• Storage and handling of dangerous good.
  • Workers Health & Safety
  • Access for maintenance including roof access systems.

Walkway Safety

Floor Surfaces

All floor and paving surfaces internally and externally are to have a non slip finish which will not become slippery whether wet or dry. Surfaces are to exceed the non-slip requirements of the NCC/BCA. AS4586 1999 is also to be followed in the choice of flooring materials.

Steps & Stairs

All treads whether internal or external are to be specified to have a non-slip finish with a contrasting nosing to at least meet the requirements of the NCC/BCA.

All generally used doorways are to have flush thresholds (no step).

Doorways to plantrooms or service rooms may have a threshold setdown and a landing with a length of at least 1m.

Emergency Vehicle Access

The design of buildings and adjacent roads and driveways is to take into account the need for emergency vehicle access, particularly for fire brigade vehicles and Ambulance vehicles. 

Gas Cylinder Separation

All gas cylinders are to be stored in well ventilated external spaces.  Ensure that gas cylinders are separated in accordance with the relevant regulations.

Safety around Equipment & Plant

It is important to ensure that machinery and work areas are laid out in a safe and useable manner.

All plant and equipment that is required to be monitored, maintained or serviced is provided with means of safe access. Requirements to be considered include:

  • A minimum clearance of 600mm is to be provided around all maintainable plant and equipment
  • Maintenance access should be via a platform or low pitched roof surface.
  • Performing maintenance from a ladder is NOT acceptable.
  • Guardrails should be provided at platform edges in accordance with AS and Authority regulations
  • All equipment is to be appropriately identified and tagged

Cleaning Management


As part of the Whole of Life analysis used in the selection of materials, all building finished are surfaces are to be selected and designed to enable ease of maintenance and cleaning. The design is to be undertaken in conjunction with Buildings and Grounds Office to ensure the facilities are cleanable and maintainable.

Consider the following criterial in the design of surfaces for maintainability:

  • Lighting and other fixtures in lobbies, stairs, atriums/mezzanines are to be kept below 3 metres above the floor or landing level.
  • Glazing up to 5 metres above the ground is to be accessible for cleaning.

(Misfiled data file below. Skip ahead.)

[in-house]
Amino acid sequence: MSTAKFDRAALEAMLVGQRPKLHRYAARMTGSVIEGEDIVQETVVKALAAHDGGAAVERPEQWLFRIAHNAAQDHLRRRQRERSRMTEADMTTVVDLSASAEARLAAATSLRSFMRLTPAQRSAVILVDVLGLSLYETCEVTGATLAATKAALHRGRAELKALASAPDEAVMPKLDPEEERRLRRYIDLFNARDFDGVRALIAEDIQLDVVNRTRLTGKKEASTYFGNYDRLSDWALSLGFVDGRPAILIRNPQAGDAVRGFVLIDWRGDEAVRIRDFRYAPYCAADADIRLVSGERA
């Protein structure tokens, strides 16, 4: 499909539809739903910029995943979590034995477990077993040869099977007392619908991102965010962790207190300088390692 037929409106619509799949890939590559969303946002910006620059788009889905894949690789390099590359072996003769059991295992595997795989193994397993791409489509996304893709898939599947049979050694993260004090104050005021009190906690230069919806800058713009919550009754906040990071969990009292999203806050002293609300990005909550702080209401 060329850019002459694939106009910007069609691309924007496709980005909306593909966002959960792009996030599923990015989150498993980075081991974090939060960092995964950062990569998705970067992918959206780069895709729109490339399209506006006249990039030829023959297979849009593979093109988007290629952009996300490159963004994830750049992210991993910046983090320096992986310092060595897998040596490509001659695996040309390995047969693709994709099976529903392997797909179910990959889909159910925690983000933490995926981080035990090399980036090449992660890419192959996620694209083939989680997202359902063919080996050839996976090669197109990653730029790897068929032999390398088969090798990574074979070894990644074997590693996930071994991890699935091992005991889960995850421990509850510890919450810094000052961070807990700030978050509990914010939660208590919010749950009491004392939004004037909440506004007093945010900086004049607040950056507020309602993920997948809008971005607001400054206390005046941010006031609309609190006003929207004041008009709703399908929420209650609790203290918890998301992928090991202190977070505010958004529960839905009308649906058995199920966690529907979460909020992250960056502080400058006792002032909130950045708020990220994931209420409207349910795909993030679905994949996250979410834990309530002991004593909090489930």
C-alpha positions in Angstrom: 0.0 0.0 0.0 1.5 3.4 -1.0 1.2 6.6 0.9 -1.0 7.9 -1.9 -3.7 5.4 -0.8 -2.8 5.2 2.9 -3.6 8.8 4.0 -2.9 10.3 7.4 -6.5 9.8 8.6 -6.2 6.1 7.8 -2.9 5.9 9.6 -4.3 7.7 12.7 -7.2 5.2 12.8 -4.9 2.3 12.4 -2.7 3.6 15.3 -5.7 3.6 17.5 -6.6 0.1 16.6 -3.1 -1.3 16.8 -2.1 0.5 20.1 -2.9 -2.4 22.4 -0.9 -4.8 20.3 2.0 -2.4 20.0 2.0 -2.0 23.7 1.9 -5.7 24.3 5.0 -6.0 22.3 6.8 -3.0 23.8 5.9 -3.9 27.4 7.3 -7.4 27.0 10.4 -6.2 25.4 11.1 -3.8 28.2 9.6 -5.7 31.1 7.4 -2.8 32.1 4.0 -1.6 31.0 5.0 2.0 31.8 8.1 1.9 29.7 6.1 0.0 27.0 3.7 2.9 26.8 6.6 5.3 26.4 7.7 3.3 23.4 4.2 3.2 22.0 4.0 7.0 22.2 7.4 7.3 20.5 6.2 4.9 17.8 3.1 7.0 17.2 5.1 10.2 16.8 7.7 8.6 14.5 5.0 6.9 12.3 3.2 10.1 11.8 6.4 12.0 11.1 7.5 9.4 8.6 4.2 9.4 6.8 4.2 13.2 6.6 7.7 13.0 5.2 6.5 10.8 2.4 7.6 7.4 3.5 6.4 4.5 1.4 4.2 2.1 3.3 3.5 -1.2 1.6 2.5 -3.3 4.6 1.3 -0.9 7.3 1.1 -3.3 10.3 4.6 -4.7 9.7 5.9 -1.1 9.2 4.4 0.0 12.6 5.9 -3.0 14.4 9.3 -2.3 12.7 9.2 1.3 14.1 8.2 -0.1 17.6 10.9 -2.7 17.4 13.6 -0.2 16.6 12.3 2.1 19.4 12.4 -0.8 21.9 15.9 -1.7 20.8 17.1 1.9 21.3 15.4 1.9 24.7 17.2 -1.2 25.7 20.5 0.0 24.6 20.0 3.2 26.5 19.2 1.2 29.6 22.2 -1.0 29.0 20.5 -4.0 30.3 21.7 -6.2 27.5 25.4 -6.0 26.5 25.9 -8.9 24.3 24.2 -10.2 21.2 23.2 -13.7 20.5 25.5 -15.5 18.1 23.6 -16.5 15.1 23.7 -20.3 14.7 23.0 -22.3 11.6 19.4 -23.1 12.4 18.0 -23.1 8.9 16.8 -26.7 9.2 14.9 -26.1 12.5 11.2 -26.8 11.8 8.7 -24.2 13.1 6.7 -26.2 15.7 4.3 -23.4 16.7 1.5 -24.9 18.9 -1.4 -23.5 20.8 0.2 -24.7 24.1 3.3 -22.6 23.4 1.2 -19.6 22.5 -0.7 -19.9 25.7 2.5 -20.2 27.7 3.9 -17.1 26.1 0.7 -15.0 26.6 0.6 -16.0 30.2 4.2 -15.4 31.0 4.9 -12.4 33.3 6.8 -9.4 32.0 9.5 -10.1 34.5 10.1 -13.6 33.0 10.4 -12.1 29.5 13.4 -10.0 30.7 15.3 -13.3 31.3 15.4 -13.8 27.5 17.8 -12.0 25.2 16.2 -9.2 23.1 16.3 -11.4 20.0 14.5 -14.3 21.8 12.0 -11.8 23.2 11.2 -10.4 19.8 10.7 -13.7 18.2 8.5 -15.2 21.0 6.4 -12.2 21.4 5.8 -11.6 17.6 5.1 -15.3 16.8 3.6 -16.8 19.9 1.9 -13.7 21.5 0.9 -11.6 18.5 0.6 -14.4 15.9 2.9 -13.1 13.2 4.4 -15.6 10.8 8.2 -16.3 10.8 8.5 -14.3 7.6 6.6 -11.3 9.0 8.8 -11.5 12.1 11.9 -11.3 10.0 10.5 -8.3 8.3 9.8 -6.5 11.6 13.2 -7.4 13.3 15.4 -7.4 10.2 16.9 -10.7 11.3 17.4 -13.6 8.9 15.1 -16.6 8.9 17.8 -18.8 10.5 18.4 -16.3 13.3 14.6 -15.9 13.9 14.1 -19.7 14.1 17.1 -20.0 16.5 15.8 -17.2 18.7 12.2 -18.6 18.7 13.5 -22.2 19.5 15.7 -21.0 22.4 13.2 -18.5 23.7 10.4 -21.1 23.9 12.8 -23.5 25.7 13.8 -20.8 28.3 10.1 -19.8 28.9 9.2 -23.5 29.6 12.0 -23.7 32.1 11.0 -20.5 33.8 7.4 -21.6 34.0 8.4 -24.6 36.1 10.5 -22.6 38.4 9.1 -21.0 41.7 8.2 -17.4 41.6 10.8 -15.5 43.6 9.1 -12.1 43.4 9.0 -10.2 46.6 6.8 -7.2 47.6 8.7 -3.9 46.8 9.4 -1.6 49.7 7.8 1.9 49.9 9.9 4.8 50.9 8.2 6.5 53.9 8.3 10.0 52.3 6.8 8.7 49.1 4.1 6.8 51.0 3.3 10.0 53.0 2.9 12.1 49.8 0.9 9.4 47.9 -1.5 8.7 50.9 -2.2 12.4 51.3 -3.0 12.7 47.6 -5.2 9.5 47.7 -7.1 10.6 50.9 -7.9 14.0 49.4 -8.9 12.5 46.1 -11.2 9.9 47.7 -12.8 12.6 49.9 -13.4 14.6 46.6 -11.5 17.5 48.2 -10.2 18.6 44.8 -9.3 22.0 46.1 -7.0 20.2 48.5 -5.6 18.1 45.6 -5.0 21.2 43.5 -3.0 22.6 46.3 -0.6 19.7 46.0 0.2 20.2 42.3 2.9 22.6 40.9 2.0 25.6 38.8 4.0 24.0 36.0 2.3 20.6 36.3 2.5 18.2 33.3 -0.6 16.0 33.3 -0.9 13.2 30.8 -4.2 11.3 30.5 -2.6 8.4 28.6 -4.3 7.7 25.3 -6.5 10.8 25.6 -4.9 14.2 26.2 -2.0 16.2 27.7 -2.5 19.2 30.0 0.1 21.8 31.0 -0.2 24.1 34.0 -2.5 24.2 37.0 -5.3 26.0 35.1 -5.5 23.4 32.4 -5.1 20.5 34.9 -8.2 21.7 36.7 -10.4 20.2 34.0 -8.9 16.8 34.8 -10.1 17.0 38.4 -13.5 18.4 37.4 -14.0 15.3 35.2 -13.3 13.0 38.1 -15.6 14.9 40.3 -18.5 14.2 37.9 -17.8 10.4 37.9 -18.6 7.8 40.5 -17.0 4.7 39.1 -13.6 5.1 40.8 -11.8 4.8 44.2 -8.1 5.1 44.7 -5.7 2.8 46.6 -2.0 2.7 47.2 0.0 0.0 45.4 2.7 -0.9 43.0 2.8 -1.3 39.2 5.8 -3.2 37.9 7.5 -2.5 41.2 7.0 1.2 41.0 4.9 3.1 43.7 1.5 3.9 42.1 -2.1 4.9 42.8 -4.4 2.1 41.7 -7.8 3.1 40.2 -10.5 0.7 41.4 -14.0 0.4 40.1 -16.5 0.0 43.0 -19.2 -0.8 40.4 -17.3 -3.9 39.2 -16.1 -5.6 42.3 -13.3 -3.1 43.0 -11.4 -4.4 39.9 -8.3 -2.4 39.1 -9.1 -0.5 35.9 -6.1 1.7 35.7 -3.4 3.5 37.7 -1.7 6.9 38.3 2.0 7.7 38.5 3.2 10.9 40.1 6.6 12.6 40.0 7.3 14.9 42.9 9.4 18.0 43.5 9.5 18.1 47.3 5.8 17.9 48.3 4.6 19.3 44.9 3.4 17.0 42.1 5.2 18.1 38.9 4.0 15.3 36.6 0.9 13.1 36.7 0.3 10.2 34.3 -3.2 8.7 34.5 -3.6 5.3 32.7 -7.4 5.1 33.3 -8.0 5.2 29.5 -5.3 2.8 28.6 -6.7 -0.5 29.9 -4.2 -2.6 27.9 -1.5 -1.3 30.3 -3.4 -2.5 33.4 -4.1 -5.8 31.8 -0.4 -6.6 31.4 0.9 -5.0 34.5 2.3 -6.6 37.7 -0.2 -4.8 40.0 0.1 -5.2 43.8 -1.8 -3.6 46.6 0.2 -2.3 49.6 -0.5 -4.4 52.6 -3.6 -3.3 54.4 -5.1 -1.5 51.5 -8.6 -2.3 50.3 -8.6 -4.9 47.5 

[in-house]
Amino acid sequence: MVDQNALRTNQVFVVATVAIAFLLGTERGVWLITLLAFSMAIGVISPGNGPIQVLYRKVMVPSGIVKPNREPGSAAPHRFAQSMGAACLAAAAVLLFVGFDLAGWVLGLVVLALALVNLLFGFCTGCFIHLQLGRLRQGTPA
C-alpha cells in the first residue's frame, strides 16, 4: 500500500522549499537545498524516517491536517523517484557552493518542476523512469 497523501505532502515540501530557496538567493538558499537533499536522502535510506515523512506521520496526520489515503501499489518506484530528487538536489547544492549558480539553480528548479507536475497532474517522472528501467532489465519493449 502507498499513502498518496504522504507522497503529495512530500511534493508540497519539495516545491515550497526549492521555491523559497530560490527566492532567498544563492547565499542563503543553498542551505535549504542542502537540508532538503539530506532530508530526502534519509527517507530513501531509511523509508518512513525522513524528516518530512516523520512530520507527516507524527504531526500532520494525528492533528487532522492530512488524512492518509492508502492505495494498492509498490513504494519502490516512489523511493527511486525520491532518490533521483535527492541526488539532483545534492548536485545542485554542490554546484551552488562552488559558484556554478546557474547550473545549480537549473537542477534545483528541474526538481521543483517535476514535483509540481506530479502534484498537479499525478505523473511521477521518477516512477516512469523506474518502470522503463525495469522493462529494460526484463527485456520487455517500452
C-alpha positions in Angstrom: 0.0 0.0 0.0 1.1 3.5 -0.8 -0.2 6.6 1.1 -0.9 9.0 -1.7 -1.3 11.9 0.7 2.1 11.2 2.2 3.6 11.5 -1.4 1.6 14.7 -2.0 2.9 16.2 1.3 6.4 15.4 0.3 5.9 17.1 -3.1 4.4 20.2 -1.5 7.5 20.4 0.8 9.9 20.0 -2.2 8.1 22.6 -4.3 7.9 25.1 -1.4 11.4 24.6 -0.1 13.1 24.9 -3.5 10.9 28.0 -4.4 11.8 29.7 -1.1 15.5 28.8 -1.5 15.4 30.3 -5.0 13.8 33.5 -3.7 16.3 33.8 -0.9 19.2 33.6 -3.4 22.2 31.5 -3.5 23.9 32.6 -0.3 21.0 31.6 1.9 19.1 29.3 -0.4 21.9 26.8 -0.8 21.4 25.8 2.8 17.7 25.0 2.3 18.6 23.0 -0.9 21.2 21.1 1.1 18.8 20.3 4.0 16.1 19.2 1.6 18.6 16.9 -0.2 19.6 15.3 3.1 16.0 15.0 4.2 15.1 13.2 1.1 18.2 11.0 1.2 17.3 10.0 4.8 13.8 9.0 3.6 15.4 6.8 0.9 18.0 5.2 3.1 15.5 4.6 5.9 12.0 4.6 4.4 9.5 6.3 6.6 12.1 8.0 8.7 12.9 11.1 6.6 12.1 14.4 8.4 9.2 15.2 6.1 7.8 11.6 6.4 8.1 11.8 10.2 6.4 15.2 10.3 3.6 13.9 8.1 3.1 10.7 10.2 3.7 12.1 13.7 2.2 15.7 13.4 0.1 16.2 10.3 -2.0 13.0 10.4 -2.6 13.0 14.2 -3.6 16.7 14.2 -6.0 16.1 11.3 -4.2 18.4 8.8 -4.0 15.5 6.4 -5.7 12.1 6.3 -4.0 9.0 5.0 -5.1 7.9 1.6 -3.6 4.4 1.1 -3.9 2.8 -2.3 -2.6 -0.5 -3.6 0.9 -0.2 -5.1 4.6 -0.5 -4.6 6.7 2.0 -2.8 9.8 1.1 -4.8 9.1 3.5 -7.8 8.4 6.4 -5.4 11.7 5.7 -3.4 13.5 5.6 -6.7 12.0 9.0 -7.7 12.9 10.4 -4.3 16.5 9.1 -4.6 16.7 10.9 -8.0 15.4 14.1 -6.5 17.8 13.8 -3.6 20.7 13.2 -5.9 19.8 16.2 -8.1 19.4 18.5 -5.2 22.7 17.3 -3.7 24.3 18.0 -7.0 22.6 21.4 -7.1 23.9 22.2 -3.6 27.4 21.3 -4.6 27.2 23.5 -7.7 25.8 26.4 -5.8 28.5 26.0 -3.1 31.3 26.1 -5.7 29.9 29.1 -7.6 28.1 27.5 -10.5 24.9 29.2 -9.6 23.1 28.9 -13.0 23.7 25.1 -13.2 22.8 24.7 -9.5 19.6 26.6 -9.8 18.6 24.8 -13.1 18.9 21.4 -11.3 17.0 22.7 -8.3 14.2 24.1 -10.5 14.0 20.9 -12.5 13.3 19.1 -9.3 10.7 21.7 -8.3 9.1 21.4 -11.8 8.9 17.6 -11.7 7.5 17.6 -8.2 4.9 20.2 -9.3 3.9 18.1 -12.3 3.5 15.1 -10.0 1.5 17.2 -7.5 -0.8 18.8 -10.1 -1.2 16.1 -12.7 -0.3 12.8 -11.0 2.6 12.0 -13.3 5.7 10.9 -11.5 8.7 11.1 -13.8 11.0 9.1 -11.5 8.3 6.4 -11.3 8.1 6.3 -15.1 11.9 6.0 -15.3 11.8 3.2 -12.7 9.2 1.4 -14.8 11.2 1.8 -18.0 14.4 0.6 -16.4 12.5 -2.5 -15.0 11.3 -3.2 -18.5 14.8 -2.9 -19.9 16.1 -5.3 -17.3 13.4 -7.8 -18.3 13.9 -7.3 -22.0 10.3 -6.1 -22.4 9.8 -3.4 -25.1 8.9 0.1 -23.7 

• Glazing above 5 metres above ground level is to be accessible from within the building in accordance with the BCA and Workcover regulations.
  • Solar shading devices should not obstruct the cleaning of glass or promote web insect problems or provide perches for birds.
  • External finishes to be washable, pressure water cleanable.
  • Where directed, specify sacrificial anti-graffiti treatment to accessible wall surfaces.



External Finishes

Toilet Facilities

  • Apart from shelves and fittings, keep horizontal surfaces to a minimum.
  • Toilet cubicles to have a smooth durable anti-graffiti surface, with 150mm gap (minimum) at floor level.
  • Toilet pans are to have integral S or P traps to facilitate cleaning.
  • Each toilet cubicle in women's toilets is to be wide enough to accommodate a sanitary bin alongside pan and cistern.  (Approximate width of bin 300mm).
  • Hand washing facilities are to be fitted with liquid soap dispensers, which will receive liquid soap provided by the maintenance department/contractor and (where directed) hand towel dispensers.  Each toilet cubicle is to be fitted with a multi roll toilet roll dispenser.

Store Rooms For Cleaners

  • Provide on each alternate level of new buildings a cleaners' store 1800mm x 1800mm or equivalent.  In buildings with a gross floor area on each floor exceeding 1500m2 provide a cleaners' store on every floor.
  • Cleaners' stores are to have a cleaners' sink with hot and cold water and threaded hose cocks.
  • Specify in each cleaners' store a twin power outlet and general lighting.

Waste Bin Storage

The campus has several sites where waste from buildings is stored in bins ready for collection by trucks each day.

With each new building or major refurbishment, the need may arise to construct a new waste bin storage area adjacent to a road or car park.  It if is considered appropriate, the brief will include the provision of a waste bin storage area to be planned with the building and the cost included in the contract sum.

Hazardous Materials

Hazardous Materials